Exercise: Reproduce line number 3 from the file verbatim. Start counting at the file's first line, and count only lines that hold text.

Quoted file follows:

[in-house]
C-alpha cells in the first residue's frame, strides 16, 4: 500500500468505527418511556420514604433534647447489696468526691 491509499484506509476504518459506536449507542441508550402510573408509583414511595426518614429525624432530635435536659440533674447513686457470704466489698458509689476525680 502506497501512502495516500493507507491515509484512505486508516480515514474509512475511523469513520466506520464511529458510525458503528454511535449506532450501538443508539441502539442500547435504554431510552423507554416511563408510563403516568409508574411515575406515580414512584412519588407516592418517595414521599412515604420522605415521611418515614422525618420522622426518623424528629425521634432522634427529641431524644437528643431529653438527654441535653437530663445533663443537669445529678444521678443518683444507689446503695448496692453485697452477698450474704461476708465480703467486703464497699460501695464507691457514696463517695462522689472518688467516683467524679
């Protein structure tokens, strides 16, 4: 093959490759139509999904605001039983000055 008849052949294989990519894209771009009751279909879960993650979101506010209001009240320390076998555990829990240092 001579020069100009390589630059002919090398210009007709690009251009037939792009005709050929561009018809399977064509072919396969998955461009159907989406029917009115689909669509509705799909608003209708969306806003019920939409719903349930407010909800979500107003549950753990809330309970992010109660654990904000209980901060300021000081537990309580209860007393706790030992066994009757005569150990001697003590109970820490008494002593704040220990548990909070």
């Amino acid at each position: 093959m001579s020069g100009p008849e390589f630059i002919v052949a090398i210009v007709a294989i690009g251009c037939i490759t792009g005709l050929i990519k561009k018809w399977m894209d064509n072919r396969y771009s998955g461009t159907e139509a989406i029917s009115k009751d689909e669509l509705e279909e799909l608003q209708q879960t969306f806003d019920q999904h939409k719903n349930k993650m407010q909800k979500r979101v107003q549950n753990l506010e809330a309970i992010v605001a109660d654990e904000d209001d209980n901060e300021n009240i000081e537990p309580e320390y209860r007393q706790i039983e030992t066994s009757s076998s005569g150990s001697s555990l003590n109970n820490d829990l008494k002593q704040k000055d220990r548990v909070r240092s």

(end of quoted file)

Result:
């Protein structure tokens, strides 16, 4: 093959490759139509999904605001039983000055 008849052949294989990519894209771009009751279909879960993650979101506010209001009240320390076998555990829990240092 001579020069100009390589630059002919090398210009007709690009251009037939792009005709050929561009018809399977064509072919396969998955461009159907989406029917009115689909669509509705799909608003209708969306806003019920939409719903349930407010909800979500107003549950753990809330309970992010109660654990904000209980901060300021000081537990309580209860007393706790030992066994009757005569150990001697003590109970820490008494002593704040220990548990909070």